Sometimes lawmakers just won’t give up on a bad idea. This week’s bad idea is brought to you by members of Congress who think it would be great to add a Christian prayer to the National World War II Memorial in Washington, D.C.
If this sounds familiar to you, that’s because some in Congress have been pushing this misguided measure every year since 2011. The proposal is pretty simple: A prayer given by President Franklin D. Roosevelt on D-Day (June 6, 1944) would be added to the memorial, which opened in 2004.
Roosevelt’s prayer was, in part: “Help us to conquer the apostles of greed and racial arrogances. Lead us to the saving of our country, and with our sister nations into a world unity that will spell a sure peace.”
(Ironically that message was fairly non-sectarian, and it’s amusing to see the Religious Right hijacking FDR for its agenda considering he isn’t exactly a beloved conservative figure.)
The prayer proposal has been sponsored over the years by Sen. Rob Portman (R-Ohio) and Rep Bill Johnson (R-Ohio). The legislation in its various incarnations has passed the full House of Representatives once previously, but it has never been passed by the full Senate.
Despite that clearly tepid support, the House Subcommittee on Public Lands and Environmental Regulation will hold a hearing on the bill, HR 2175, tomorrow morning. Americans United has opposed this measure for years, and once again AU is discouraging Congress from forcing religious content into a completed, secular memorial.
In a letter sent to the subcommittee before the hearing, AU Legislative Director Maggie Garrett said adding a prayer to the memorial would represent a divisive action that is almost unheard of because completed monuments are so rarely altered after they open to the public.
“Inserting this prayer onto the Memorial would run contrary to the Memorial’s goal of uniting Americans and defy the designers’ judgments, which were ‘painstakingly arrived upon after years of public deliberations and spirited public debate,’” she wrote. “The Memorial, as designed, is purposely short on words in order to evoke a powerful message of unity. And, in contrast to some of the rhetoric that has accompanied this debate, the monument already acknowledges that faith was important to many soldiers during the war. There is no need to take extraordinary steps to reopen the design of the Memorial to add a prayer.”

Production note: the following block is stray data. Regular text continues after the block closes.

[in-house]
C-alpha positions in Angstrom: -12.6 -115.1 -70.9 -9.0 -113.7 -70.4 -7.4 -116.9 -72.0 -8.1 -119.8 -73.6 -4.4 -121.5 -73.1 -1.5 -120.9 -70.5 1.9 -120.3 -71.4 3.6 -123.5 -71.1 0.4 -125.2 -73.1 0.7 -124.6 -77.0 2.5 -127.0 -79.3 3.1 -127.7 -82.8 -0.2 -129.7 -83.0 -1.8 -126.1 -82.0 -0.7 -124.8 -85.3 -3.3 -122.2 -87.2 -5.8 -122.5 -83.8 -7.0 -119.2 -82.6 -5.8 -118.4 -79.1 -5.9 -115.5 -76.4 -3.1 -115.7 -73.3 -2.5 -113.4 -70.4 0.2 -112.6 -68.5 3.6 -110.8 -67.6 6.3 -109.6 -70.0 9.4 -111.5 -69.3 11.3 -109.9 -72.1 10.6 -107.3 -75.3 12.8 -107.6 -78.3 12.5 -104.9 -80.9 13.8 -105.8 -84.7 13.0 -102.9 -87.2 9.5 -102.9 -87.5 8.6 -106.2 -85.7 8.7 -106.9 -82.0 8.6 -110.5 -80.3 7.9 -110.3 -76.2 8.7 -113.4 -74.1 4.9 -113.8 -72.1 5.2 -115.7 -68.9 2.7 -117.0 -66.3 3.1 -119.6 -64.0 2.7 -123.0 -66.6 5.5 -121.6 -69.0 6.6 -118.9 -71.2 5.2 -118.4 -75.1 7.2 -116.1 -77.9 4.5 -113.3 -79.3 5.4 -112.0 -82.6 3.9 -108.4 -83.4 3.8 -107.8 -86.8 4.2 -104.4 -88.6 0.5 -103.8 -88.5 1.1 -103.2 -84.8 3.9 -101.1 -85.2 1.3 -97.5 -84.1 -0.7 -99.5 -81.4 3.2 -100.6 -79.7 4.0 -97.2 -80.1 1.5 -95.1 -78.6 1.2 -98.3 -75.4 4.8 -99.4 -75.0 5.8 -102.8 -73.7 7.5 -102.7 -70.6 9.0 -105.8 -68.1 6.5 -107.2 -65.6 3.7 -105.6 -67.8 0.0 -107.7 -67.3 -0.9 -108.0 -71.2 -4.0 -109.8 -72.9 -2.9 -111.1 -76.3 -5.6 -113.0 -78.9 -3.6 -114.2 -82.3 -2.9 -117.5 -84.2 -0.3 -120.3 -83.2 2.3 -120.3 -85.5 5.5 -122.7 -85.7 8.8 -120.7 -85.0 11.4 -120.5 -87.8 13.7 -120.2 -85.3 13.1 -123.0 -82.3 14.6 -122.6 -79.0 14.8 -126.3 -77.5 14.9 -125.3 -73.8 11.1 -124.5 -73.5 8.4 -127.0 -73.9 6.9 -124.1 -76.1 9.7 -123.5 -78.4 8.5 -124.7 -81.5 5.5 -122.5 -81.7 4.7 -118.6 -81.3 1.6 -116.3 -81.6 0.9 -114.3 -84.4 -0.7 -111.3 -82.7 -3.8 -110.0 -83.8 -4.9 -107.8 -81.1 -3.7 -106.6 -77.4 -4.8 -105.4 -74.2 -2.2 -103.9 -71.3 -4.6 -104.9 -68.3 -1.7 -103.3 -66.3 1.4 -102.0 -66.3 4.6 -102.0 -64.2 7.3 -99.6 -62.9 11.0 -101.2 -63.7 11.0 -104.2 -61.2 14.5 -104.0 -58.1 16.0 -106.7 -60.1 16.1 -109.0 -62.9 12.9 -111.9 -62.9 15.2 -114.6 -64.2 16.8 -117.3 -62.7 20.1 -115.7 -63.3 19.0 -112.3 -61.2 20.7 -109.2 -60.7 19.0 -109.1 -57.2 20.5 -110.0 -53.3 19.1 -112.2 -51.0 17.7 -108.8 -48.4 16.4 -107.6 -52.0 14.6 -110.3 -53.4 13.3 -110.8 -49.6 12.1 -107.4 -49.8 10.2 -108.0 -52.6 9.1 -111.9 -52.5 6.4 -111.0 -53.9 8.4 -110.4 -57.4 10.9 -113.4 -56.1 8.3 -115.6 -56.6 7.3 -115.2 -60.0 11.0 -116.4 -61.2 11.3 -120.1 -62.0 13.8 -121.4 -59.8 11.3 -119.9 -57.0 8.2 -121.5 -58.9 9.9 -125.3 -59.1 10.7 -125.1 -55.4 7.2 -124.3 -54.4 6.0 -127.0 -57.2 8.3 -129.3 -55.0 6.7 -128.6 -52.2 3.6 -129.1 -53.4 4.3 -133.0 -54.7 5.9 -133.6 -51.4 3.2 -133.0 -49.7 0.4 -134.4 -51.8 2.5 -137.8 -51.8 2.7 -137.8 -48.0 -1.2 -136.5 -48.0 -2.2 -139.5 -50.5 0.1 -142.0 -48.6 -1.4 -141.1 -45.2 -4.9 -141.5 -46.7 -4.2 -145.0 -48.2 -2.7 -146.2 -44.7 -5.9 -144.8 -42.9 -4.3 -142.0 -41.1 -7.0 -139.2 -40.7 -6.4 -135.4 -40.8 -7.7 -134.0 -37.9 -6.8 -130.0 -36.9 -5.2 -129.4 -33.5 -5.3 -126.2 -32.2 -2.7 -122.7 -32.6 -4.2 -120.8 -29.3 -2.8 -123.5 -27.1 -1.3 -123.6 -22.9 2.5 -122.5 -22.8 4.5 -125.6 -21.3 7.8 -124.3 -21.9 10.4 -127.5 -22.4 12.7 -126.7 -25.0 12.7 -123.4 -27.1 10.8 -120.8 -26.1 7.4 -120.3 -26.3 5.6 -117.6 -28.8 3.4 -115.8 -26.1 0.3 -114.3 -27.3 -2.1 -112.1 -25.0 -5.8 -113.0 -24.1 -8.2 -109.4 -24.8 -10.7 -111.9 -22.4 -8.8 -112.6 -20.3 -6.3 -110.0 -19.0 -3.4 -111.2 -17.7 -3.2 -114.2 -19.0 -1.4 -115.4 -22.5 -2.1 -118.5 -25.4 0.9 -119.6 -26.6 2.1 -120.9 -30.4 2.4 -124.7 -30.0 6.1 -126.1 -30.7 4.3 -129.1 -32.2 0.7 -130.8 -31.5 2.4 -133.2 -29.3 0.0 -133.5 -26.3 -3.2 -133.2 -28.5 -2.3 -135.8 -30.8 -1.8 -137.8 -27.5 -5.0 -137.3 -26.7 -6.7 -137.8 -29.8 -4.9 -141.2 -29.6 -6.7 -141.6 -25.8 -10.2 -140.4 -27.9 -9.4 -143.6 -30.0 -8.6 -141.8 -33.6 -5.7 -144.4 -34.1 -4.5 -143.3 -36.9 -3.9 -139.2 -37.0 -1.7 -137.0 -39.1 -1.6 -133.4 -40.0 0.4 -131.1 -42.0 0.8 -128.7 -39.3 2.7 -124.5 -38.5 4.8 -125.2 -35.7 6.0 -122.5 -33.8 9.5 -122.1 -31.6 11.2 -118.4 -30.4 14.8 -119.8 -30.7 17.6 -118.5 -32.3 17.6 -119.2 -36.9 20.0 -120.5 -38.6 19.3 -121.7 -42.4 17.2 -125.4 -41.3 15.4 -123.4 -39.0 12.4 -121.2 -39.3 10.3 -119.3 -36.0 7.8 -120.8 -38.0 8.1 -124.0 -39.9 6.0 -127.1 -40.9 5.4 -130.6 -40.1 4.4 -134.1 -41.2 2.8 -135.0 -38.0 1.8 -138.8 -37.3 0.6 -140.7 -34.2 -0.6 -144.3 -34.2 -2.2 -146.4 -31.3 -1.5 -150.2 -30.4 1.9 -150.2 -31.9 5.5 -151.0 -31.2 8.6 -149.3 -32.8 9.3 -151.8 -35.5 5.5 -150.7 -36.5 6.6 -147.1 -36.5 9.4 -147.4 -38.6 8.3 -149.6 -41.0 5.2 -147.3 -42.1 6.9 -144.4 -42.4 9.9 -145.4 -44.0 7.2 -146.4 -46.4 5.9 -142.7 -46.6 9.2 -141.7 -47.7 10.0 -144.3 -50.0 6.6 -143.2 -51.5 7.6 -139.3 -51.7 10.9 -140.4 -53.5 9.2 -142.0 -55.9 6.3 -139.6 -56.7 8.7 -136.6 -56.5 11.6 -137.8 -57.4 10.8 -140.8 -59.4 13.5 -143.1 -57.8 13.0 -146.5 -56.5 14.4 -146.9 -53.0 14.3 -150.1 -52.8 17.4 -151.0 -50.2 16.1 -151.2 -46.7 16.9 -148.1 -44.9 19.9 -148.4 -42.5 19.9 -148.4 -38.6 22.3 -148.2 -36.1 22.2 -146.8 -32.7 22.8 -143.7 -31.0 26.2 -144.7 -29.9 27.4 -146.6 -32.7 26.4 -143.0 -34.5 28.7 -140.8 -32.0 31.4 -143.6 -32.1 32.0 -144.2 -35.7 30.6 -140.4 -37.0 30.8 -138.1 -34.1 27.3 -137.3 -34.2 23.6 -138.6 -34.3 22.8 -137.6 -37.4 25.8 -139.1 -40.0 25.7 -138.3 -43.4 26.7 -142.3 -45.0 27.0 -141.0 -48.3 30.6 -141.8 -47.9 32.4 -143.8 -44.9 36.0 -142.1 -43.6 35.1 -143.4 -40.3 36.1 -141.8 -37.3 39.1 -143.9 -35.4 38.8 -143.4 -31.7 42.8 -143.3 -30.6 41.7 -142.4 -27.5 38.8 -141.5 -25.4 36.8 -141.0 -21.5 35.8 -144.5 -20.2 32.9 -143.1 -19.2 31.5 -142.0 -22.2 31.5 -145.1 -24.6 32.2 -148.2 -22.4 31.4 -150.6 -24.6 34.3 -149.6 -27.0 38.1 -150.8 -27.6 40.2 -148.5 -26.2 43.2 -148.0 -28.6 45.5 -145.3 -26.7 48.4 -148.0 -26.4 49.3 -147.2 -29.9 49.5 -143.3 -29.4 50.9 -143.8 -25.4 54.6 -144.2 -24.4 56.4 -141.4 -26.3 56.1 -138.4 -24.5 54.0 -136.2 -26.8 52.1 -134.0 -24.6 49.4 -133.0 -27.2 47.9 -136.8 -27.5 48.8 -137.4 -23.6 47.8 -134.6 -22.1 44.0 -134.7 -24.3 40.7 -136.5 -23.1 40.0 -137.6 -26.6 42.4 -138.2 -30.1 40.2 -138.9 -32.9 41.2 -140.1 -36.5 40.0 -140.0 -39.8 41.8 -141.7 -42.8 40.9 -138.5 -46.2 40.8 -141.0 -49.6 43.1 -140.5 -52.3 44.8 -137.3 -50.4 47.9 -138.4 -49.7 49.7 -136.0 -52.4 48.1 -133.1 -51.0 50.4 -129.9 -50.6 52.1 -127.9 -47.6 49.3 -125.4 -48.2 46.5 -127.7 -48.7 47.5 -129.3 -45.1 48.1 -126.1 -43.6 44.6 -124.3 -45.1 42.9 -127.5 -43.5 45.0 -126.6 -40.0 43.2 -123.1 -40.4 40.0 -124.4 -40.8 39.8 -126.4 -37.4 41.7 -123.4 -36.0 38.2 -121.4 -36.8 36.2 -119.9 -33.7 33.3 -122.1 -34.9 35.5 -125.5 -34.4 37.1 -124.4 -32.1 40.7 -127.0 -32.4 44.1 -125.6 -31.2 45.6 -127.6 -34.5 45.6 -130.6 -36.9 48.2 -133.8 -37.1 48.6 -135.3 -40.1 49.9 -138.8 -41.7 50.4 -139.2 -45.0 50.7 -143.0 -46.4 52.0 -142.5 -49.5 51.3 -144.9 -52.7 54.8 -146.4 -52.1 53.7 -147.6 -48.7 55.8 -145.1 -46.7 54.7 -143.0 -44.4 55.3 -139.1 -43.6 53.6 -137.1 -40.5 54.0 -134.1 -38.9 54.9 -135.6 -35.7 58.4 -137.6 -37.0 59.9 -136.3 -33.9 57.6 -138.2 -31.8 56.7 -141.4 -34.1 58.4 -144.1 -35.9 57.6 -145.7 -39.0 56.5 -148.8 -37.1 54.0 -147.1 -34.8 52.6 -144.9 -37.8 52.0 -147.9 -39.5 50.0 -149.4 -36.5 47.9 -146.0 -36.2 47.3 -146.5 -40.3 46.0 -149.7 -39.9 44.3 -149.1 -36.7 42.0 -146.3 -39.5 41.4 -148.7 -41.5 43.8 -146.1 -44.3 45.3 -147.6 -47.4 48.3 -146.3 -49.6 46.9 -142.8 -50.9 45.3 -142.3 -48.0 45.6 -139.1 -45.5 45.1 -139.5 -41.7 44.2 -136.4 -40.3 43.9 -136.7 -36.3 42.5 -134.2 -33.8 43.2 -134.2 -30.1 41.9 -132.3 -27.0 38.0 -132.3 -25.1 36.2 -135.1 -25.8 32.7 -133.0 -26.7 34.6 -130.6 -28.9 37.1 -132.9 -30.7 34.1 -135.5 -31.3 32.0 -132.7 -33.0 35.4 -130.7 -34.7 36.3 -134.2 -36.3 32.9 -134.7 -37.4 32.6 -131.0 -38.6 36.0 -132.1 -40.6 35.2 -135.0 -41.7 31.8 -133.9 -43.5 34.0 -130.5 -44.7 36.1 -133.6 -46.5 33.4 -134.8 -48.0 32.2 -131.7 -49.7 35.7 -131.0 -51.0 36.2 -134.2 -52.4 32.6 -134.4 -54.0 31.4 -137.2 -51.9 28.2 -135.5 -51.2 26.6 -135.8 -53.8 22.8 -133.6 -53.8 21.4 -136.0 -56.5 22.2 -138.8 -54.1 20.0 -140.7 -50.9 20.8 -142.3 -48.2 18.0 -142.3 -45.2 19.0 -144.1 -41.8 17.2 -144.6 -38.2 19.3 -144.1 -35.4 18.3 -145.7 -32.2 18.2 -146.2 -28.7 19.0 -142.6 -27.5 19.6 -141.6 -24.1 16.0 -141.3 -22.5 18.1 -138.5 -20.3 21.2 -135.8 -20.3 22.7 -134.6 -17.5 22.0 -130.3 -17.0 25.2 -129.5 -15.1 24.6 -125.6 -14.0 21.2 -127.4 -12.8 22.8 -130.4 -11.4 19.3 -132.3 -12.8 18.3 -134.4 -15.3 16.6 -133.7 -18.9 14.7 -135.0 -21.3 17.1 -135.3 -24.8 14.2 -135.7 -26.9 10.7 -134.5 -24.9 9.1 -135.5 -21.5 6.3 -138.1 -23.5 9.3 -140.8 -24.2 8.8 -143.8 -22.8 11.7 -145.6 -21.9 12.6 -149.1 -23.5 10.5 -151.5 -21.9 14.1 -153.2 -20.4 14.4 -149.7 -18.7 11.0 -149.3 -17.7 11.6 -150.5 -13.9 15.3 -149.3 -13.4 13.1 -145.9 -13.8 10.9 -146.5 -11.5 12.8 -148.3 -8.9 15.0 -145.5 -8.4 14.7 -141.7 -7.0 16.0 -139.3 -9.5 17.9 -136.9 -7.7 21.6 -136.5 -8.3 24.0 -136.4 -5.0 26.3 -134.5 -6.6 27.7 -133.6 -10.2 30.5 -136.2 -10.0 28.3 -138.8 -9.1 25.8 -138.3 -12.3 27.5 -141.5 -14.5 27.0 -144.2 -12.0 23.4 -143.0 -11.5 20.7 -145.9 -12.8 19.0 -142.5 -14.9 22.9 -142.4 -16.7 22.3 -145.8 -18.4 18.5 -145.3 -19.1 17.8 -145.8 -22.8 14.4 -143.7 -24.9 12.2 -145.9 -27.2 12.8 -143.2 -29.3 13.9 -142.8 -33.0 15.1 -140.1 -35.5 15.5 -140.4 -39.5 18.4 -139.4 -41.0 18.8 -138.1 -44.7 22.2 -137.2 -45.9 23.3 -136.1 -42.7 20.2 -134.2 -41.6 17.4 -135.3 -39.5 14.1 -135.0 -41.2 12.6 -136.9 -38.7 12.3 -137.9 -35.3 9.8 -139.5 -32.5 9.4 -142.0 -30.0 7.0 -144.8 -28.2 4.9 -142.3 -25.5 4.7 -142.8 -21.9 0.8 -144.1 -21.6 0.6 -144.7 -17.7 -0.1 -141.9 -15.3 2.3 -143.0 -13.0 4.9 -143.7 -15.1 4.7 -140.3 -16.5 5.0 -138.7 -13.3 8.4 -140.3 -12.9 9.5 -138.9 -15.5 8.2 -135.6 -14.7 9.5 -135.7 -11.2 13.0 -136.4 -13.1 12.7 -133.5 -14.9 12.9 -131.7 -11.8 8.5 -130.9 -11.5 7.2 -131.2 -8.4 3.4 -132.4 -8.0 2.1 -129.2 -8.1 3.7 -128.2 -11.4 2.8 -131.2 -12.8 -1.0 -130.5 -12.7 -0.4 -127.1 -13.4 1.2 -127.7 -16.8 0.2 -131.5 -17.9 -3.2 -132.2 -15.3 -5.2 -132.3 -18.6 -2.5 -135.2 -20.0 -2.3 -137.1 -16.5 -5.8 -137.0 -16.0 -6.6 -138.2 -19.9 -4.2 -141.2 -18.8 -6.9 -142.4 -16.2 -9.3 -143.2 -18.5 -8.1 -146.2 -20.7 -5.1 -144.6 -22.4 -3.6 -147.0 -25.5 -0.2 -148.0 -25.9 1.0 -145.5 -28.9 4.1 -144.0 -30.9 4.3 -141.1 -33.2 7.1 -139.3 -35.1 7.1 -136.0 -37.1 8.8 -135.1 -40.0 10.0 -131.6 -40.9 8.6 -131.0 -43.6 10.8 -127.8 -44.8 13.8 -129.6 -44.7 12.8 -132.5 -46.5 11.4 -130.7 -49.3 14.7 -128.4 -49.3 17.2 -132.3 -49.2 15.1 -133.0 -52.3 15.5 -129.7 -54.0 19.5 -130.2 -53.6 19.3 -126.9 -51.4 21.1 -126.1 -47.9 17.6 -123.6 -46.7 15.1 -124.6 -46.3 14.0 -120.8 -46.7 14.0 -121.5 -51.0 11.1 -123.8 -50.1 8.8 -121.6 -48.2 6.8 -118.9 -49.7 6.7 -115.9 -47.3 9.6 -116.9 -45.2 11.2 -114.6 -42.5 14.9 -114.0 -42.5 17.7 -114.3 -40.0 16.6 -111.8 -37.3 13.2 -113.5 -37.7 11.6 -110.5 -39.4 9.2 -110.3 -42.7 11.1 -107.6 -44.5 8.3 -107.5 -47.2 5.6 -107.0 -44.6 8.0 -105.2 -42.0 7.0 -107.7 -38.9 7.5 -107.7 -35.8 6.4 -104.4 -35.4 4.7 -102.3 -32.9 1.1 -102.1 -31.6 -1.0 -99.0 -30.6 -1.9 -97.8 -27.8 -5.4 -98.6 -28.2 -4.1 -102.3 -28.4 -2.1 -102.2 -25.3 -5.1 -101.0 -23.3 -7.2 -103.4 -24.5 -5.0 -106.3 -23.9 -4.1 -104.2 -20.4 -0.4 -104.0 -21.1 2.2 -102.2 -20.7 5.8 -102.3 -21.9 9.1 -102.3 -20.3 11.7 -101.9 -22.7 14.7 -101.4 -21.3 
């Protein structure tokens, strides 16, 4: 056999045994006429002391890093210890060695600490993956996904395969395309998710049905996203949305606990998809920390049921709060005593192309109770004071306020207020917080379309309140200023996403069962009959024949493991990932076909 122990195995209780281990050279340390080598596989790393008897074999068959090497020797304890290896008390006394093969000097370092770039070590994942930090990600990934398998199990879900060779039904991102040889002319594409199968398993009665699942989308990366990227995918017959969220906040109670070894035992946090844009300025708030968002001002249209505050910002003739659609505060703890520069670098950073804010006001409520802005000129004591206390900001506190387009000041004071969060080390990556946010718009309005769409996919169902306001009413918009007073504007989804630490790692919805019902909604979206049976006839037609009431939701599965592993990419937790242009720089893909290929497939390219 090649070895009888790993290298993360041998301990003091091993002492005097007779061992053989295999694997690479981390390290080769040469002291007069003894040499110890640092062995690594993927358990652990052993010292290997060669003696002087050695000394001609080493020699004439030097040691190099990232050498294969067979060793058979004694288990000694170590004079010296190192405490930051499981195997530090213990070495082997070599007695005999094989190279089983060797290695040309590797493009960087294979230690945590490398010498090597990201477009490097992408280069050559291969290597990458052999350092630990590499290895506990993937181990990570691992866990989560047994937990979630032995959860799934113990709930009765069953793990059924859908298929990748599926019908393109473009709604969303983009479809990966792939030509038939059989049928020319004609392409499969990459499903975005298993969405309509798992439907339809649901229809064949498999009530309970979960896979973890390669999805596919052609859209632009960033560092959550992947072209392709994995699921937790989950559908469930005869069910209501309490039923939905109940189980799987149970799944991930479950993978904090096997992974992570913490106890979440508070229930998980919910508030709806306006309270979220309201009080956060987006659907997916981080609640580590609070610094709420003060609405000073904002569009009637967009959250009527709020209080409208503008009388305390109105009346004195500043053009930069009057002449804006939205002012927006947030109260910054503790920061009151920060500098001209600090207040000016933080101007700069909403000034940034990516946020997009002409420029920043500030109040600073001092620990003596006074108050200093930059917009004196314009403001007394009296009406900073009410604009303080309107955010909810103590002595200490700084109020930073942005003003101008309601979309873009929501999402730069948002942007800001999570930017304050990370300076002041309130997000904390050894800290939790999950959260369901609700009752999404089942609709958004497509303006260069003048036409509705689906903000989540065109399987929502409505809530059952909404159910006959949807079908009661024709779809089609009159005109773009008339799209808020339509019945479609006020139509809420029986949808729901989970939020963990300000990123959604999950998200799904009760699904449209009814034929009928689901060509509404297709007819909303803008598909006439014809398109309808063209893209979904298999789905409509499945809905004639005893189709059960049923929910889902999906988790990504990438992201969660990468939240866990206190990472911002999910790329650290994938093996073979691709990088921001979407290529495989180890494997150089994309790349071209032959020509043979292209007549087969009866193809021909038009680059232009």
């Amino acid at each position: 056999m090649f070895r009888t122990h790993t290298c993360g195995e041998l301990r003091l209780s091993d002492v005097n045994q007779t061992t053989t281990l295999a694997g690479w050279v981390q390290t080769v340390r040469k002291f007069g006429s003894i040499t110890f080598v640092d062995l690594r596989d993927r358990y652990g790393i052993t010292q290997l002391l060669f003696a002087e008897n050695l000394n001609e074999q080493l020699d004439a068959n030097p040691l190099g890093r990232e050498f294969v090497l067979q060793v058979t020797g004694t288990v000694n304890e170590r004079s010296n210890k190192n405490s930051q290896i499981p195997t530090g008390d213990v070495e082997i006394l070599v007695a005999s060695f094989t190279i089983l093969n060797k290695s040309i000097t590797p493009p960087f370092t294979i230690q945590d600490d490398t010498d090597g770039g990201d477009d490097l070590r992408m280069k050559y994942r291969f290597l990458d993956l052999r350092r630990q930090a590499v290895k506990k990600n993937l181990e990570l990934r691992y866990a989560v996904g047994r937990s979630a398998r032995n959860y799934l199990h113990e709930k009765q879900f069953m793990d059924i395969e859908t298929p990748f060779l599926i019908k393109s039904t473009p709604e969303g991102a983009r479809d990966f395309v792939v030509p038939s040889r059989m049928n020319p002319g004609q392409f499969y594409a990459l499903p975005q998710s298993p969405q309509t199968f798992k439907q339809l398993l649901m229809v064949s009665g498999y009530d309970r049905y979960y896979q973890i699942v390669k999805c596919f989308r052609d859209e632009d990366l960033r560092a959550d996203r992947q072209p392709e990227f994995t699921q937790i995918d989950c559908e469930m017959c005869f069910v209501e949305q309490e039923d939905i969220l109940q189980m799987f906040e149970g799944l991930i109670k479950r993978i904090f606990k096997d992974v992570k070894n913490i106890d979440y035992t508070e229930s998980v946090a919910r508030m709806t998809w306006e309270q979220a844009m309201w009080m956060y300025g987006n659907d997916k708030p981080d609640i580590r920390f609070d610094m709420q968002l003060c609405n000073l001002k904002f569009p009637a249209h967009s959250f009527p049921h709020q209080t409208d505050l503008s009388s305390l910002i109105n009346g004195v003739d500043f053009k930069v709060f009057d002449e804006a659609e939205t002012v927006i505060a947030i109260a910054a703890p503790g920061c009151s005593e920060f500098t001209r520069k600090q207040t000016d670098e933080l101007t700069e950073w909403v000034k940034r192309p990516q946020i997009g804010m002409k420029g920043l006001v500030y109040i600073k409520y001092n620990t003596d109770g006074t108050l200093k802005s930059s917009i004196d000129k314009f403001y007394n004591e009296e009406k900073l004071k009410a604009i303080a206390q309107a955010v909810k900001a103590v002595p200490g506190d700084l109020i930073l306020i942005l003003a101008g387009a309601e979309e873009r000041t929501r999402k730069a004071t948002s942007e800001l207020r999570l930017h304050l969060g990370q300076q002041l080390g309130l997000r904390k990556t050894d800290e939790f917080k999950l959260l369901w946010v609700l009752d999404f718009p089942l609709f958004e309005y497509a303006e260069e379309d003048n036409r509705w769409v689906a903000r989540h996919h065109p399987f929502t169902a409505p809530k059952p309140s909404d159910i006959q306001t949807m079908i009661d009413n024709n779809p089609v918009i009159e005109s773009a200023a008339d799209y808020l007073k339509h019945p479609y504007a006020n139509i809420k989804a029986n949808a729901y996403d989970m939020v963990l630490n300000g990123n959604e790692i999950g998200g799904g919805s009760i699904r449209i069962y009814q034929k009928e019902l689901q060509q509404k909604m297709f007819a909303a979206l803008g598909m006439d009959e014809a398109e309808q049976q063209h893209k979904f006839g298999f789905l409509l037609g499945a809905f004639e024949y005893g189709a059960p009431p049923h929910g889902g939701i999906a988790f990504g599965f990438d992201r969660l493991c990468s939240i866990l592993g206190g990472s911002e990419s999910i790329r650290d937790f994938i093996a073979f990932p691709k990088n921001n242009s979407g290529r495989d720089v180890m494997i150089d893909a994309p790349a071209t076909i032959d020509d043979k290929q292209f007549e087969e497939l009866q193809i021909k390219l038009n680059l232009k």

A coalition of religious and civil liberties organizations, including Americans United, the American Civil Liberties Union, Interfaith Alliance and the United Methodist Church’s General Board of Church and Society, also opposes the bill. In a separate letter to the subcommittee, the groups noted that the bill disrespects America’s religious diversity.
“It endorses the false notion that all veterans will be honored by a war memorial that includes a prayer that proponents characterize as reflecting our country’s ‘Judeo-Christian heritage and values,’” the letter said.
When it comes to major wars, legacy matters. Britain is gearing up to mark the 100th anniversary of the start of the First World War this year, but endless debates among scholars about that conflict have left Britons struggling with the question of what that war means to them in the context of their own national history.
Do we really want to run into that same problem with World War II by needlessly adding a divisive prayer to the official World War II memorial? American veterans -- like those currently in the armed forces – come from many different religious traditions and some follow no spiritual path at all. Slapping a prayer onto a memorial that honors all those veterans would be an insult to both their service and their sacrifice.
The current memorial, dedicated on May 29, 2004, represents all 16 million people who served in our armed forces during World War II. It doesn’t need to be altered to serve some partisan political agenda or the theocratic goals of the Religious Right.
So let’s hope Congress leaves well enough alone and torpedoes this prayer proposal once and for all.